“The downtown trains are full with all those Brooklyn girls. They try so hard to break out their little worlds.” — Tom Waits

 

Painter Mark Freedman has been described as the “Edward Hopper of Rhode Island.” In looking at his work from the not-distant past, it is evident why he earned that monicker. The images of the Ocean State, Providence in particular, are clean, clear, crisp and colorful.

His new paintings, in which he depicts the boroughs of New York City and the sprawl of Los Angeles, still retain a Hopperesque quality, but filtered through a Tom Waits soundtrack or an early Martin Scorsese film.

They lean toward the dark and dystopian with a palette rich in gray, black, oxblood and ochre. And in their deep recesses, light and hope timidly but persistently emerge.

In the ominously titled “Where the Shadows Come from Themselves,” a (Brooklyn?) neighborhood, is severed by a broad swatch of tarmacadam, devoid of vehicles or pedestrians.

Dark rectangles indicate windows on tenement buildings but in this near post-apocalyptic vision, one wonders if anyone is around to peer out of them.

Amidst the repressive grayness, bits of bleak blue and muddy yellow become as significant as neon.

In the large four-paneled “La Brea,” easily the most brightly hued painting in the exhibition, with bright red roofs, teal trees, and green lawns, Freedman reduces a Los Angeles district to an impersonal ticky-tacky suburban grid, dotted with billboards, intersected by streets and capped by a distant and heavy horizon.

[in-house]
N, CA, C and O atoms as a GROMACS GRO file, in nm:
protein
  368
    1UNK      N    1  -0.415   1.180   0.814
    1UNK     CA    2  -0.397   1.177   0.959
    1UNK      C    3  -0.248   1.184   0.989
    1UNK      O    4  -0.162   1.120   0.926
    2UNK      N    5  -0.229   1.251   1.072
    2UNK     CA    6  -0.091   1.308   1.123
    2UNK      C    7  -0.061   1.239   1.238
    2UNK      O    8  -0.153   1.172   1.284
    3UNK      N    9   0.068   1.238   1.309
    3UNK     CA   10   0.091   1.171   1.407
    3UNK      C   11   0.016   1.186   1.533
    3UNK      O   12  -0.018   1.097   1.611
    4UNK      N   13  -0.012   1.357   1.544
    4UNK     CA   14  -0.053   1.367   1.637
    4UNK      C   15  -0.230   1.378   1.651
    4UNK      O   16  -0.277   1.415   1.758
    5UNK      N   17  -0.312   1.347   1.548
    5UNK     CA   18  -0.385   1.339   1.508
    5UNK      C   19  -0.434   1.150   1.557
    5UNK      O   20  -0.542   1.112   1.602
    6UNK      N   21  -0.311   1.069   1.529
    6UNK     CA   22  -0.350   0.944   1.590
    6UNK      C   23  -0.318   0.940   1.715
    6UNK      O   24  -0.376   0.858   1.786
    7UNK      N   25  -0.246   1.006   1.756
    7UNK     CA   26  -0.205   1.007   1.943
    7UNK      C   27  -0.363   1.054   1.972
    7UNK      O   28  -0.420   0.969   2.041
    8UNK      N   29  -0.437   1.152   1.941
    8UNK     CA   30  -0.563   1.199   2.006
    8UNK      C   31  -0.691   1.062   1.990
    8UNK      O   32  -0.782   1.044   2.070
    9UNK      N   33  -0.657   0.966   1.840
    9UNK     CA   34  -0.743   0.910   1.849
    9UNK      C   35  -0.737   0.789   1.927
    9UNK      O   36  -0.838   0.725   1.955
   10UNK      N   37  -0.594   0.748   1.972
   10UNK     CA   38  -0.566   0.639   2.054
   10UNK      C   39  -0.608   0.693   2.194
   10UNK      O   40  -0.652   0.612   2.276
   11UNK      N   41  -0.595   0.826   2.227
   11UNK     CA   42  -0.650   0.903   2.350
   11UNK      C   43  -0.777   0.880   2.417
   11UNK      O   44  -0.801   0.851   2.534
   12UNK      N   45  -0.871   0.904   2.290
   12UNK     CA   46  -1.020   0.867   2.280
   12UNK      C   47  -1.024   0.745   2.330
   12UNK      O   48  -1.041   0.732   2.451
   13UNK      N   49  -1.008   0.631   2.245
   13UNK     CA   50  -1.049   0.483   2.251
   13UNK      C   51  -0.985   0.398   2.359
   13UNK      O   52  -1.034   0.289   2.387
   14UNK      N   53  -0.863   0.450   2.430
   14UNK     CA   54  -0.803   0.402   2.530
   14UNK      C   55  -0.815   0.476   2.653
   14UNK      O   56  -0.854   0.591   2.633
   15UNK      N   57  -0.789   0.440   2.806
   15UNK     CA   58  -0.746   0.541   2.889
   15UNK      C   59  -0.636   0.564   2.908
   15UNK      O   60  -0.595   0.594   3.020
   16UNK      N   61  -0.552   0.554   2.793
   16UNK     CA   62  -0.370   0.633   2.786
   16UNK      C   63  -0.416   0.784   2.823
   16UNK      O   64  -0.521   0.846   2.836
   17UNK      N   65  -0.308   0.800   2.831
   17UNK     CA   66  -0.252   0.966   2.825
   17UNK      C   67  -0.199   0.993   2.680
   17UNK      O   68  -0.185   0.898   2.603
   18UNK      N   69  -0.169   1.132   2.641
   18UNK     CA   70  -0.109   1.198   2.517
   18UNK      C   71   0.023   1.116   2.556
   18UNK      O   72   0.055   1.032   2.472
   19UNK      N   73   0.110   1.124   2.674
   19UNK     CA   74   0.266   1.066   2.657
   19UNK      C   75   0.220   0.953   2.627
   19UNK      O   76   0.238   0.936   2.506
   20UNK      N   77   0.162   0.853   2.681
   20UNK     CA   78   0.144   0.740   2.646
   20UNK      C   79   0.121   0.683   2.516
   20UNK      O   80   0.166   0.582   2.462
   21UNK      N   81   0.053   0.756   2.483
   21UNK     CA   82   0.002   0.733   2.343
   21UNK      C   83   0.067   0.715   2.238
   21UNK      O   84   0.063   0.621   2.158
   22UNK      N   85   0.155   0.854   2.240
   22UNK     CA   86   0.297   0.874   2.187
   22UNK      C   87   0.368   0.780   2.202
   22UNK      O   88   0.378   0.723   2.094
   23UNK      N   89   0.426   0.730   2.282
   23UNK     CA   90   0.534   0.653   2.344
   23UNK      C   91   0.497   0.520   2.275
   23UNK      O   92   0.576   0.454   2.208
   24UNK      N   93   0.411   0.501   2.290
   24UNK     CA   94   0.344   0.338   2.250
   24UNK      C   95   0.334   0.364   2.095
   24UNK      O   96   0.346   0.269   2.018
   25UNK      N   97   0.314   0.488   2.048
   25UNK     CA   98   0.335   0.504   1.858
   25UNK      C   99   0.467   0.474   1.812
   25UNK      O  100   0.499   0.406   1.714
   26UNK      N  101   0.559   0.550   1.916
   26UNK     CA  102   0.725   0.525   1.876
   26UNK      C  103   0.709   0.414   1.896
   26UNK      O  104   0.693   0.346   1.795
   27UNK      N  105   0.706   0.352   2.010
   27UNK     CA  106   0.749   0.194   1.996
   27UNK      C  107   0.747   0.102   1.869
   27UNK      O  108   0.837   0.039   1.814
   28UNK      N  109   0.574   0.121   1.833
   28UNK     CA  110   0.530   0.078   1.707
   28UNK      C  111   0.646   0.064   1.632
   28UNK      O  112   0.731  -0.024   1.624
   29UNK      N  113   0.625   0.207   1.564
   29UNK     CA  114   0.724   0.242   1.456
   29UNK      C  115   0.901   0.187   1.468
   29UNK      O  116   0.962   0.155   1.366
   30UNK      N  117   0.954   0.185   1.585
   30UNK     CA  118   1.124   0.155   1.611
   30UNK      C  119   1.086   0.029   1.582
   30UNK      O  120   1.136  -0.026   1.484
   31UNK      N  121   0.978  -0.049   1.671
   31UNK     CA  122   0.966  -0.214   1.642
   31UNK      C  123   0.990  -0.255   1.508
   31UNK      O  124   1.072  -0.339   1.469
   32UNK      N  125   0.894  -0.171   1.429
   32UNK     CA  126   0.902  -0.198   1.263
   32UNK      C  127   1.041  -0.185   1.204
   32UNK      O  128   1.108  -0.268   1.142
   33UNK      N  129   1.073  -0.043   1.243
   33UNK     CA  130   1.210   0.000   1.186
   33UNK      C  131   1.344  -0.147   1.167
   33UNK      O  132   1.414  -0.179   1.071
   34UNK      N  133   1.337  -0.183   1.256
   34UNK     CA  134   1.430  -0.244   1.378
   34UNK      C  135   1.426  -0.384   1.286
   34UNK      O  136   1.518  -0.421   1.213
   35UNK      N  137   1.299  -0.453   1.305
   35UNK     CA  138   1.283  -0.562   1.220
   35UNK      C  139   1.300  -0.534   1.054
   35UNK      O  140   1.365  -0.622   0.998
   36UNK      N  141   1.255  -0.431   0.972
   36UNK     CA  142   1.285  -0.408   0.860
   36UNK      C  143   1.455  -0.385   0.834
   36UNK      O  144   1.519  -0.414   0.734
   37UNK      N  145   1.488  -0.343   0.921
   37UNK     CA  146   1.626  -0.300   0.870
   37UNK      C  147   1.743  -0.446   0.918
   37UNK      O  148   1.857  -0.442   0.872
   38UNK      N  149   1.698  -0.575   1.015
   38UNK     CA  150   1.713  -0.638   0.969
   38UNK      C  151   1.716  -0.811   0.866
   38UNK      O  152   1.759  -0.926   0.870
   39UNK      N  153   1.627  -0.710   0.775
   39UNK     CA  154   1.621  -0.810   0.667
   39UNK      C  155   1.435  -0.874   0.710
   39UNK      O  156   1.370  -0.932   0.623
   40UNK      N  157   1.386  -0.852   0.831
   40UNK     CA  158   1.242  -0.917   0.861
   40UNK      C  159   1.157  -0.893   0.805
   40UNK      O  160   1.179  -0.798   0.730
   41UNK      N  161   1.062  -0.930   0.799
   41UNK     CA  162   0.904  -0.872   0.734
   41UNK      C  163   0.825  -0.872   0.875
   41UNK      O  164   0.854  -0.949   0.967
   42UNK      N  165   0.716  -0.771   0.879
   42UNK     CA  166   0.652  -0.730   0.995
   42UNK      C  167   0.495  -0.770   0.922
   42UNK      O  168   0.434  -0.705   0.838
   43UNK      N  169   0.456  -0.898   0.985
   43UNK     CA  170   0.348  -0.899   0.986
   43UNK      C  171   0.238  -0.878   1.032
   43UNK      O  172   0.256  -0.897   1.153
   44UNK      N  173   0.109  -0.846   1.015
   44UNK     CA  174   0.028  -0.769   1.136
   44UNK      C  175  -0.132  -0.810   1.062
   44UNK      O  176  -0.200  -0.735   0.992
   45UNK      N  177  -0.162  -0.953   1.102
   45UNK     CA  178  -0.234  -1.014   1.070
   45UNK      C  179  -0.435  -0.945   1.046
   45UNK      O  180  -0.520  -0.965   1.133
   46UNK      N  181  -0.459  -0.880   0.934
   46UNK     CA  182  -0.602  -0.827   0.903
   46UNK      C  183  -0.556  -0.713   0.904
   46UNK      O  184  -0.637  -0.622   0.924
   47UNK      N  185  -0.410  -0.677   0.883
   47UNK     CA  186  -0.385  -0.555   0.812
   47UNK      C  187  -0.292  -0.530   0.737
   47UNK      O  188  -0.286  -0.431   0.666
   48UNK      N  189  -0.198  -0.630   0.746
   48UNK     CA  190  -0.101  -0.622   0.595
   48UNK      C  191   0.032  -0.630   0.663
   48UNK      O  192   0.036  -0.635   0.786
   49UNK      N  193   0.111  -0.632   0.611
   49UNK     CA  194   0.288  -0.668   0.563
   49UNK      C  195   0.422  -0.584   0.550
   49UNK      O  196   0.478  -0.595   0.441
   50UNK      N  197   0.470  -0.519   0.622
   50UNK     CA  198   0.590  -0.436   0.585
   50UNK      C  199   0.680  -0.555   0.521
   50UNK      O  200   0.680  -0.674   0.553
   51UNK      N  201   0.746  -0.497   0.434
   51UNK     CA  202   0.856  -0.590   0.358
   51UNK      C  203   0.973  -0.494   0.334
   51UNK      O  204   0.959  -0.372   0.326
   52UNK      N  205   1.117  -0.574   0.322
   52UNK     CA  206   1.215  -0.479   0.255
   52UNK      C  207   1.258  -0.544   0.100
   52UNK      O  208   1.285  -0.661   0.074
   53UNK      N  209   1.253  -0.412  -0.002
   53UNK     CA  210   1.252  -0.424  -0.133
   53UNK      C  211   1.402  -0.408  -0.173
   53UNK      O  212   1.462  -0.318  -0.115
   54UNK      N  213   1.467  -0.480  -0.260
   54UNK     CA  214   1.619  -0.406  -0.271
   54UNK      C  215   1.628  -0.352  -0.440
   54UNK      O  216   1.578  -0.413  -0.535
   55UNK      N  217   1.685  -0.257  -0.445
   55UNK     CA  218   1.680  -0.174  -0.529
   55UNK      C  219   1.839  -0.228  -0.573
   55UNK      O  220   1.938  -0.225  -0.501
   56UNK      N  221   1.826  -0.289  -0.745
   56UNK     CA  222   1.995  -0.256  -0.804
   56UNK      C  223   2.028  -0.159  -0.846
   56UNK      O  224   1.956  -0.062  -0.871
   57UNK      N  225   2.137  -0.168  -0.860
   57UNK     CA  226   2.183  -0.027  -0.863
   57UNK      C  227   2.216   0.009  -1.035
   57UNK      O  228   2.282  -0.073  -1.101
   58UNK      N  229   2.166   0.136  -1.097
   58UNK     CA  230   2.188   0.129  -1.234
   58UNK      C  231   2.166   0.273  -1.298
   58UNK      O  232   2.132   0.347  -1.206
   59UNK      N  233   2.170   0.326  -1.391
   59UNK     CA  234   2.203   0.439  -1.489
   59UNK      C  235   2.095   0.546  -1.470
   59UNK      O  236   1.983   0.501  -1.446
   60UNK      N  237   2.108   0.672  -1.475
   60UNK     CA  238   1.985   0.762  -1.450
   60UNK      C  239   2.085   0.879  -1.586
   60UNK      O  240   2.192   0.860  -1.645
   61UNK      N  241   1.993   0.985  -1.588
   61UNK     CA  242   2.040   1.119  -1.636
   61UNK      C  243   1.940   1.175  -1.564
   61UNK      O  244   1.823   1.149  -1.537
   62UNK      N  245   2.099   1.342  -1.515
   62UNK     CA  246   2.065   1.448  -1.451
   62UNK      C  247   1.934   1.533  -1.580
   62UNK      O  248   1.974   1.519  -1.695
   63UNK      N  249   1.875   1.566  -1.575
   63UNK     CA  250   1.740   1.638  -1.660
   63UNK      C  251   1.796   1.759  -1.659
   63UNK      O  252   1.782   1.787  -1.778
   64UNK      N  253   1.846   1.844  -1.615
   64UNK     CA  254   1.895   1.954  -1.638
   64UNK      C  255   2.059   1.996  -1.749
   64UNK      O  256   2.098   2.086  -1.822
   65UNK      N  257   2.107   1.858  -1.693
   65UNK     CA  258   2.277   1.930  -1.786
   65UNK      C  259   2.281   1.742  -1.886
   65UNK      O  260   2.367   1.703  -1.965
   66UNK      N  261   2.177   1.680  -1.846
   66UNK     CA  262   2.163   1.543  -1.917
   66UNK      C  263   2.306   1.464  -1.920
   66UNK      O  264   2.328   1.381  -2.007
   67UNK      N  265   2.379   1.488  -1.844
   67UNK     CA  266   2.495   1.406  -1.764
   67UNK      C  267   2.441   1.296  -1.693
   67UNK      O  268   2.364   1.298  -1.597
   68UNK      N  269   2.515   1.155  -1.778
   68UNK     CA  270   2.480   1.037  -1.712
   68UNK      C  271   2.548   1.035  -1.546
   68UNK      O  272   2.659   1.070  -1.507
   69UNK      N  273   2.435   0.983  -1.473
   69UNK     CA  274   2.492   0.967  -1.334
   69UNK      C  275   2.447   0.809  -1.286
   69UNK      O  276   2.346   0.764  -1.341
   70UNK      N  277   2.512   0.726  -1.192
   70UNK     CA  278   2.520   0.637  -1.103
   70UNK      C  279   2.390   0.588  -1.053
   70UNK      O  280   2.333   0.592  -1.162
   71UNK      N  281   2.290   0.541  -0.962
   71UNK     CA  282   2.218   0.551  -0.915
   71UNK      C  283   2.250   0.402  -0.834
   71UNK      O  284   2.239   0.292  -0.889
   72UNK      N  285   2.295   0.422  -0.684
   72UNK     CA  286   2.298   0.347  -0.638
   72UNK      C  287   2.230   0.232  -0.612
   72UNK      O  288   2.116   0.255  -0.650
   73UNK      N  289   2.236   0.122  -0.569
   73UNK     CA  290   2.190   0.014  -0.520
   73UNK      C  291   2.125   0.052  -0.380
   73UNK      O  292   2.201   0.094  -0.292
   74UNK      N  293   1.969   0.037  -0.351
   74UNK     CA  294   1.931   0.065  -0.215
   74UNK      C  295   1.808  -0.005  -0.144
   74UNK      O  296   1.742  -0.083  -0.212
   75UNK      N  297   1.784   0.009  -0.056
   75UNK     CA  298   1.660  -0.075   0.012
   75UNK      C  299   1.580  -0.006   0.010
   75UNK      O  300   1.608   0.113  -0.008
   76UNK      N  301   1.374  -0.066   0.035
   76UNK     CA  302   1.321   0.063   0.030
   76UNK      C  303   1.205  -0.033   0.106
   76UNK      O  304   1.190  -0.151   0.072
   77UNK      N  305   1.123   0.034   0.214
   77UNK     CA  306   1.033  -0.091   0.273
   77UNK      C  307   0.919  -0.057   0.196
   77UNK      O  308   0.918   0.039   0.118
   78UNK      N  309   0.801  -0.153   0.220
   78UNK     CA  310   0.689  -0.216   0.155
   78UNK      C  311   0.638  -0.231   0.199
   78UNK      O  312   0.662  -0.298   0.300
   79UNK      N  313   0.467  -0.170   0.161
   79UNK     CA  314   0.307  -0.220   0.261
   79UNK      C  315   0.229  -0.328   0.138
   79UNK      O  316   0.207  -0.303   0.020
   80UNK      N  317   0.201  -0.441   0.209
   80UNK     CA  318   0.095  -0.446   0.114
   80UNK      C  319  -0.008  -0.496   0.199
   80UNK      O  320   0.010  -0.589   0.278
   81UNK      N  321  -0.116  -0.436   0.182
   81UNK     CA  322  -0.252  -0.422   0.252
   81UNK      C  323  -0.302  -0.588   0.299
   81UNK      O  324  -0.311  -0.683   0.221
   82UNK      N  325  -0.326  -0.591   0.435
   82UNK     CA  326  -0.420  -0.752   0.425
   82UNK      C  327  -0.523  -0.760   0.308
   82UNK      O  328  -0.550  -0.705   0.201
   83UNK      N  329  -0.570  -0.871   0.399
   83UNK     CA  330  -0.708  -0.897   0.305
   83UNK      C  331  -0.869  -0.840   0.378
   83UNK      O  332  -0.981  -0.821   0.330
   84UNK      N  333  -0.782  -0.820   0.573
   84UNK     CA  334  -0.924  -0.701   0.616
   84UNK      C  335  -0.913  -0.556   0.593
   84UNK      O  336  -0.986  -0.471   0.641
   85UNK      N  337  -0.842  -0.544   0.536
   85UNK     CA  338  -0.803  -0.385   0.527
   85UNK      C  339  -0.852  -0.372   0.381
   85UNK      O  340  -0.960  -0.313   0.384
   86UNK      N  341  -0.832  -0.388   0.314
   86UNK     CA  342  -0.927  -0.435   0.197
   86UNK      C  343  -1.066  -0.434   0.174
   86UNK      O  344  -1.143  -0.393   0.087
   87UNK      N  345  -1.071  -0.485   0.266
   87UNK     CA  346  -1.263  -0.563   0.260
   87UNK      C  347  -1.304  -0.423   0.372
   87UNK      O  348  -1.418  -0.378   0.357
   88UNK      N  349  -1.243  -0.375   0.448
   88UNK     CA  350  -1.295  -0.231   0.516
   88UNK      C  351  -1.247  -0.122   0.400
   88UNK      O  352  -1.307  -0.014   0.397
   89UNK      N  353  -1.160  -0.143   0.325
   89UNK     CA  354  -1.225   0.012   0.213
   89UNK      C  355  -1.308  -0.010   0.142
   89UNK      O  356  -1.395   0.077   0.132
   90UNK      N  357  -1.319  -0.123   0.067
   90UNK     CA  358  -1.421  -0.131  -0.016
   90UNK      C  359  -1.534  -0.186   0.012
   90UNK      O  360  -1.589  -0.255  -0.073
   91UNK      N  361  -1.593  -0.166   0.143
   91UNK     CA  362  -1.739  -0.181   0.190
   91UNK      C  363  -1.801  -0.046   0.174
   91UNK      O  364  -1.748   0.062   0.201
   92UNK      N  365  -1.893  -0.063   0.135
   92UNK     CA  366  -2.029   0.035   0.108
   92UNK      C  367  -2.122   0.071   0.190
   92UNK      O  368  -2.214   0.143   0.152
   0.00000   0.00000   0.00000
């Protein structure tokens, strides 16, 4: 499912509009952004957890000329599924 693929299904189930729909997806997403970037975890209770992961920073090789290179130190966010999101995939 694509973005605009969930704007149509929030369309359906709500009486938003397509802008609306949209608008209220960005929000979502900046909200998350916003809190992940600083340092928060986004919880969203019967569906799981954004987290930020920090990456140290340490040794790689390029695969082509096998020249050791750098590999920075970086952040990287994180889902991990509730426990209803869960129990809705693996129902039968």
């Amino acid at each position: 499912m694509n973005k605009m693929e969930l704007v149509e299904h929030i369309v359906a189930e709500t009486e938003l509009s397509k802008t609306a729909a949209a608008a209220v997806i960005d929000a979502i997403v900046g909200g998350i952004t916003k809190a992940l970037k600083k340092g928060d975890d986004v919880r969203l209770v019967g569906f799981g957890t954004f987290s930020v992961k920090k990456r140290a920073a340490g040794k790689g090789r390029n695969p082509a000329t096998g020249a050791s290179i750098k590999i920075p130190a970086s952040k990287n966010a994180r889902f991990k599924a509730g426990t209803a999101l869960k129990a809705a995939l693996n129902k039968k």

But in that ugliness, he meets beauty and brings it to the surface.

The majority of the paintings in the current exhibition at the University Gallery in New Bedford feature subway trains on elevated tracks. In the numbered series “Almost Peripherique,” and “Q Train,” the els are the stars, the structures which allow the trains to traverse above the street, keeping the city alive and working and vibrant.

The Q Train runs from 96th on the Upper East Side of Manhattan to Coney Island on the southernmost point of Brooklyn. In “Q Train #21”, painted on a hollow core door, Freedman has set a billboard proud atop a building against a murky sky. On the other side of the painting, a cab travels below the el. With its bright red tail lights and vivid yellow paintjob, the taxi glisters like a diamond.

Freedman embraces the shadows of the city and from those umbral depths, he releases the light trapped within. And the love of the urban landscape allows for flourishes like references to train cars tagged by graffiti artists. And one can almost hear the rumble of the Q above, as it speeds by.

Freedman is a formalist who does not abandon myth and the paintings resonate because of that. He is decidedly un-precious in his choice of mixed media, which includes packing tape, duct tape, grippers tape, staples, and bits of paper. The application is bold and crude and dynamic.

In “Study for Almost Peripherique,” done on corrugated cardboard, beyond the oil paint, and staples and tape, there is a bit of scribbling in purple marker, perhaps indicating nothing but notes to self. It reads: “Dion’s Drips,” Last Exit to Brooklyn,” Bare Wires,” Cuban Overture.” And it reveals the hustle-bustle thought process of an extraordinary painter.

“Mark Freedman: Urban Sounds” is on display at the University Art Gallery, 715 Purchase Street, New Bedford until November 16. An opening reception will be held on October 12, from 5:30-8:30 p.m. with an Artist Talk at 7:30 p.m.

 

 Don Wilkinson is a painter and art critic who lives in New Bedford. Contact him at Don.Wilkinson@gmail.com. His reviews run each week in Coastin’.